Along with the game-day spotters, the NFL has worked to train the medical staff on concussion and head trauma. The league hosted a training session last summer that was dedicated to that topic.

Image by Pats1
February 16, 2018
By David Hoch
David Hoch retired in 2010 after a 41-year career as a high school athletic director and coach. In 2009, Dr. Hoch was honored as the Eastern District Athletic Director of the Year by the National Association for Sport and Physical Education. He was also presented with the National Interscholastic Athletic Administrators Association Distinguished Service Award, and in 2000 he was named the Maryland State Athletic Director Association’s Athletic Director of the Year. Dr. Hoch has authored over 460 professional articles and made more than 70 presentations around the country.

As a coach, having your job run smoothly depends on creating a good working relationship with a number of people at your school—your athletic director, custodial and secretarial staffs, other coaches. If your school is lucky enough to have an athletic trainer, this is another key person you need to collaborate with.

For a successful collaboration, however, it is important to understand the roles you and your athletic trainer each play. While you are the head coach, in charge of your team and sport, the athletic trainer does not report to you. The key word is that you work with this individual. You are equal professionals with separate responsibilities. What exactly does this mean?

As the head coach, you are in charge of squad selection, skill instruction, scouting, game planning, decision making during games, supervising your assistants, and all other sport-specific items. On the other hand, an athletic trainer is the expert on everything related to injuries, rehabilitation, return-to-play decisions, and injury prevention, and he or she has the final say in these areas. Each of you have equally important, but separate, responsibilities. You both care about the athletes, but you deal with different aspects of their participation. And that is the way it has to be.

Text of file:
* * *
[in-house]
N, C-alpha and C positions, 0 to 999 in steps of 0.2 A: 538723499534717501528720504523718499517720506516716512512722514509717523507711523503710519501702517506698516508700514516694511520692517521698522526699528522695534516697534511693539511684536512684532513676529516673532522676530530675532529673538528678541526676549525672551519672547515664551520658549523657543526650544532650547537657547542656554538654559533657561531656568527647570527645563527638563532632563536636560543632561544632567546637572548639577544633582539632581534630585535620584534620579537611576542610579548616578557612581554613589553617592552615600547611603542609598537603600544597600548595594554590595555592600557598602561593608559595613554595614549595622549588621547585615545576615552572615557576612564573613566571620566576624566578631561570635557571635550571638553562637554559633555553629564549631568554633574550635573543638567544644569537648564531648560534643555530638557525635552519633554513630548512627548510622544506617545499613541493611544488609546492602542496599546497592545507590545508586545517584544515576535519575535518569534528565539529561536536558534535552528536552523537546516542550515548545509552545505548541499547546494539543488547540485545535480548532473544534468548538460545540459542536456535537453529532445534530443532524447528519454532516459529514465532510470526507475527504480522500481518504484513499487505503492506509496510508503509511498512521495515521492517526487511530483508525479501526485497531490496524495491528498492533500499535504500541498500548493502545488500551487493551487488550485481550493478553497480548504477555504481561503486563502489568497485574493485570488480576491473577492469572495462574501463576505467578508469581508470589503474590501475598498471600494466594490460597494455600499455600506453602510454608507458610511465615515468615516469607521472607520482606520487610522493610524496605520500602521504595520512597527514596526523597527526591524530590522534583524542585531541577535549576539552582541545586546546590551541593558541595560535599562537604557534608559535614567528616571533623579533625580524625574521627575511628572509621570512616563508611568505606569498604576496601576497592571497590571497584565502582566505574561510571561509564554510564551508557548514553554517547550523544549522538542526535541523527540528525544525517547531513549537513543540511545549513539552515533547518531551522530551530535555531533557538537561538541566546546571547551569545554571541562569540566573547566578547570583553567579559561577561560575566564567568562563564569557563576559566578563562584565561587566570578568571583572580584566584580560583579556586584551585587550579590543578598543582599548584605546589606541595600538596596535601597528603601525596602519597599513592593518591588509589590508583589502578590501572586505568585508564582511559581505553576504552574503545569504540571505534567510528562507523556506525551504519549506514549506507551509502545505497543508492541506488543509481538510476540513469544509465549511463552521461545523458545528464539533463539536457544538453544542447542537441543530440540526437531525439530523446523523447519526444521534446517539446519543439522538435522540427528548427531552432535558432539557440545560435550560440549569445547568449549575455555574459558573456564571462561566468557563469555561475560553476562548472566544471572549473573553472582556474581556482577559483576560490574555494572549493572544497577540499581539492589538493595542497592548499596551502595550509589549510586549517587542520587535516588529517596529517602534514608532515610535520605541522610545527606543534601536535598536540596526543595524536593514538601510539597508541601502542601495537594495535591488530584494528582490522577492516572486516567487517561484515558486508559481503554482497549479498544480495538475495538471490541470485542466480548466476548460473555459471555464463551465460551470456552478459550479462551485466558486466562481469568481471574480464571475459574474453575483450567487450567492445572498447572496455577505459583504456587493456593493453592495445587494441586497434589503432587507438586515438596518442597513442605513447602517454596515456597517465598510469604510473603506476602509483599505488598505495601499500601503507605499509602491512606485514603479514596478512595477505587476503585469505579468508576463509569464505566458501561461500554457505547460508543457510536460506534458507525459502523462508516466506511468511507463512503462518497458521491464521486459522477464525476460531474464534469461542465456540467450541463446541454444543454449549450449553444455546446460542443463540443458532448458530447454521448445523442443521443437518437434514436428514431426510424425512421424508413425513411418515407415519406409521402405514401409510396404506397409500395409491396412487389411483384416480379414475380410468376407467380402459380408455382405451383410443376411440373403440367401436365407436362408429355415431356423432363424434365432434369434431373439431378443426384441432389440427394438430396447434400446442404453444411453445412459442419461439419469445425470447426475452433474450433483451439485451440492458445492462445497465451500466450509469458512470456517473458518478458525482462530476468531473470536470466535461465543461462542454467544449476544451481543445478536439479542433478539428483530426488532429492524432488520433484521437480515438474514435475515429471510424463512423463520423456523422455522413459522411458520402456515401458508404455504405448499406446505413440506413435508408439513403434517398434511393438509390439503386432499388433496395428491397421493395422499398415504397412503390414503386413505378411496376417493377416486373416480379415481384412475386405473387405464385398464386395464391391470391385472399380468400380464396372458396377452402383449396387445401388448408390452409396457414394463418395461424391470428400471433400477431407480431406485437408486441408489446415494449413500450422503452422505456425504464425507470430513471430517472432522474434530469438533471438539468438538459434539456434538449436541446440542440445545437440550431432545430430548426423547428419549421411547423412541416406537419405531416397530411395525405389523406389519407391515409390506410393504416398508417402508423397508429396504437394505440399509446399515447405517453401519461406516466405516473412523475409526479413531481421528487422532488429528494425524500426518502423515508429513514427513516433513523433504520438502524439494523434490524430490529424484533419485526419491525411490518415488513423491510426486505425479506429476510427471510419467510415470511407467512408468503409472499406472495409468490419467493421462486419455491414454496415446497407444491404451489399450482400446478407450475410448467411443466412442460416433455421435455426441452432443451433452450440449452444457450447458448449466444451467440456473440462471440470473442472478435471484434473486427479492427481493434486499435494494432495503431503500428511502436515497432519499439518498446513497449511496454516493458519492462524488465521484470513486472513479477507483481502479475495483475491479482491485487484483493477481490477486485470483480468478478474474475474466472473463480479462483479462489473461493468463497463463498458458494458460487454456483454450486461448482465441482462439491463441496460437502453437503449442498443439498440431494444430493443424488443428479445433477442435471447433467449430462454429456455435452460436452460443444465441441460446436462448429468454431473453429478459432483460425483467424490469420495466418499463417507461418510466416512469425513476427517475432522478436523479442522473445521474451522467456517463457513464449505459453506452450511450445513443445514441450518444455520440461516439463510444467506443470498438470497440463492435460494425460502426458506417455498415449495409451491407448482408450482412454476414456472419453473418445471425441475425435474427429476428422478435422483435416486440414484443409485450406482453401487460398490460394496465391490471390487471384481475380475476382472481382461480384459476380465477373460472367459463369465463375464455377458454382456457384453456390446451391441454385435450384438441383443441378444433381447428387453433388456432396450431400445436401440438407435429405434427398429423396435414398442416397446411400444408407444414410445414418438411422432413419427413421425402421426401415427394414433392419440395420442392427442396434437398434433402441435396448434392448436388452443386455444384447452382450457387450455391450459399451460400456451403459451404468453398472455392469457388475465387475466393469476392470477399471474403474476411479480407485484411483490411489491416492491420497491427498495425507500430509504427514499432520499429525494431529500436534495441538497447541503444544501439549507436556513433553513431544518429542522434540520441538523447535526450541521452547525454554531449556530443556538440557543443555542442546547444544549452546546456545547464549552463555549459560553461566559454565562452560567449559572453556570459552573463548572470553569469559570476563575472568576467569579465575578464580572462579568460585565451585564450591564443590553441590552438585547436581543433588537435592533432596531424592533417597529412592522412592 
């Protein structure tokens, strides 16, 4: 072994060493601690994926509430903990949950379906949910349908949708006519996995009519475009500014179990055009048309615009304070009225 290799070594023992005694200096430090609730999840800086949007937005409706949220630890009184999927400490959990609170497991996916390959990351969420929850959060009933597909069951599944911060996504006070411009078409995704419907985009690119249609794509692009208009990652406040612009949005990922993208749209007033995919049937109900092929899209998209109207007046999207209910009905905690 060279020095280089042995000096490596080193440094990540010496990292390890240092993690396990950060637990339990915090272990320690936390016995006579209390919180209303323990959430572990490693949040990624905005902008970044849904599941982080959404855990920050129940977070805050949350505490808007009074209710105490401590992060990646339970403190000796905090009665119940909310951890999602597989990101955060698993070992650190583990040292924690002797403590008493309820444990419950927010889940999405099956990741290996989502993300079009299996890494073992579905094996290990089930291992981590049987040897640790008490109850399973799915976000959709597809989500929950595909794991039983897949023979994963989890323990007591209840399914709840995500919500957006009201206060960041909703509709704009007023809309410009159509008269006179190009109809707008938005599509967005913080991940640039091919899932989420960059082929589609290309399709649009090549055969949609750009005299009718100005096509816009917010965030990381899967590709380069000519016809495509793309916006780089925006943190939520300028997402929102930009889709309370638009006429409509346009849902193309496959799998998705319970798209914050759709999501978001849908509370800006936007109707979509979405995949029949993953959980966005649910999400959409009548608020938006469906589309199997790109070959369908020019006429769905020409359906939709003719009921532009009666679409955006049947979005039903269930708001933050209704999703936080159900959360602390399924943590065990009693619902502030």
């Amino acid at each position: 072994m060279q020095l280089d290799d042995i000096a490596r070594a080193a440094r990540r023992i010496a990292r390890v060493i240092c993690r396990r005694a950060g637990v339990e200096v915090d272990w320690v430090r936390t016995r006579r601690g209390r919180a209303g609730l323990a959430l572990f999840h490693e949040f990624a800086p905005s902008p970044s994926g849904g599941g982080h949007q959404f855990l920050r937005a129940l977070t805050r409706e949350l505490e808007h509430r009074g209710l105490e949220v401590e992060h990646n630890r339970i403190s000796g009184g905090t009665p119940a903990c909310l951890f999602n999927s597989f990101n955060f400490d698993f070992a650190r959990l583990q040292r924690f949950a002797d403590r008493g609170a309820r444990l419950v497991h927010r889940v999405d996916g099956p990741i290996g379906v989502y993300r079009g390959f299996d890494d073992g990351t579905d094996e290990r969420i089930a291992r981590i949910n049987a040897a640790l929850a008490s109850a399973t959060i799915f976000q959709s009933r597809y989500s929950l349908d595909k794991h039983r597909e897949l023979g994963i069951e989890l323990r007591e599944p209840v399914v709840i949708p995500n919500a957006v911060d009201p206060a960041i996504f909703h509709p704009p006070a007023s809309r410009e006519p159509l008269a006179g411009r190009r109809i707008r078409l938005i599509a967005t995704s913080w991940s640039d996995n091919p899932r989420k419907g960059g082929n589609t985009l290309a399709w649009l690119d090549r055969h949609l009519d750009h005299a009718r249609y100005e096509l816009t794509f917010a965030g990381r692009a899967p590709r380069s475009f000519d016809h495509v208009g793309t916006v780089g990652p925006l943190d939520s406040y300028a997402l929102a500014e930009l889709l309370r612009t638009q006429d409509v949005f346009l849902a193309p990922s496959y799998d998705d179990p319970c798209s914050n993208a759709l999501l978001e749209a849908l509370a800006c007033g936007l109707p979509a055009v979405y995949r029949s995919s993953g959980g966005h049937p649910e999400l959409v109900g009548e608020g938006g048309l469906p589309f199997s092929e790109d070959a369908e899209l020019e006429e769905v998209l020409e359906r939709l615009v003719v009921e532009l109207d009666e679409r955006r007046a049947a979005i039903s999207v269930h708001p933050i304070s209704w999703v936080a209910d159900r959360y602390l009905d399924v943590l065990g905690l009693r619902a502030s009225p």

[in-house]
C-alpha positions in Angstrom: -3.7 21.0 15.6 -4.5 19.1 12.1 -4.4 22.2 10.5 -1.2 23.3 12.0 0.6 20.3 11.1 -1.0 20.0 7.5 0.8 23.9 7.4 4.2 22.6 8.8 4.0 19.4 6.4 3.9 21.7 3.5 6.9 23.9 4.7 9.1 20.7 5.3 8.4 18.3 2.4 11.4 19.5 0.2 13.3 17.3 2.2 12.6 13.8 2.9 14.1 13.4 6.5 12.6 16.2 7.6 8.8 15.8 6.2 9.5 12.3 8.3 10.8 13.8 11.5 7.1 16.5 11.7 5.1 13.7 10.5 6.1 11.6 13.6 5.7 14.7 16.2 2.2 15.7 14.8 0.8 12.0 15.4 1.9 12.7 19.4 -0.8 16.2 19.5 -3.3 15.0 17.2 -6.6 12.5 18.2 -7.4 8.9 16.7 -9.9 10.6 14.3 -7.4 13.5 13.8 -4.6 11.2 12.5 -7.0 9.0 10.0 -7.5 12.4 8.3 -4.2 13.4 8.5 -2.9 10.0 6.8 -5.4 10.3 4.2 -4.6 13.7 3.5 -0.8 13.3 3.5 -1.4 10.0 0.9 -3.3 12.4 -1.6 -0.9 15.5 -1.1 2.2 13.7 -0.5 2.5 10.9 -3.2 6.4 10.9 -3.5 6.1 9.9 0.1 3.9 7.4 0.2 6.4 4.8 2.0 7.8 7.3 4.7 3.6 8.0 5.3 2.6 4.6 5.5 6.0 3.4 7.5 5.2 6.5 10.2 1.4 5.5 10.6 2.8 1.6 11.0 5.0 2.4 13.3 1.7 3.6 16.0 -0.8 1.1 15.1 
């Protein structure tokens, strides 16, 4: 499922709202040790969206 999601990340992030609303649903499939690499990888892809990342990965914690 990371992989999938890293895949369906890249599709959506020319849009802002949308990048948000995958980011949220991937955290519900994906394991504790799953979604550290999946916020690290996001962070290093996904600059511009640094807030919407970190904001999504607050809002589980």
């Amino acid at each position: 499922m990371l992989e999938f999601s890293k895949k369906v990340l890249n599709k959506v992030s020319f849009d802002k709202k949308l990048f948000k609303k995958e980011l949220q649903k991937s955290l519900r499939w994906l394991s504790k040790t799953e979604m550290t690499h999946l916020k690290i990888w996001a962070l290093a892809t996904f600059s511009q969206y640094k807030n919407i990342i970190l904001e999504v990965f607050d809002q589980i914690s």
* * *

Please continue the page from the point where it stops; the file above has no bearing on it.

With that understanding in place, what is the best way to work with your athletic trainer? The following are some considerations for developing and maintaining a good working relationship:    

Respect their role. The athletic trainer’s main objective is to treat injuries and maintain the health and safety of the athlete. Unless you are teaching an unsafe skill technique, your athletic trainer should never interfere with your instruction, coaching philosophy, or approach. By the same token, it is vital that you respect his or her education and training and don’t interfere with his or her methods of treating and rehabbing injuries.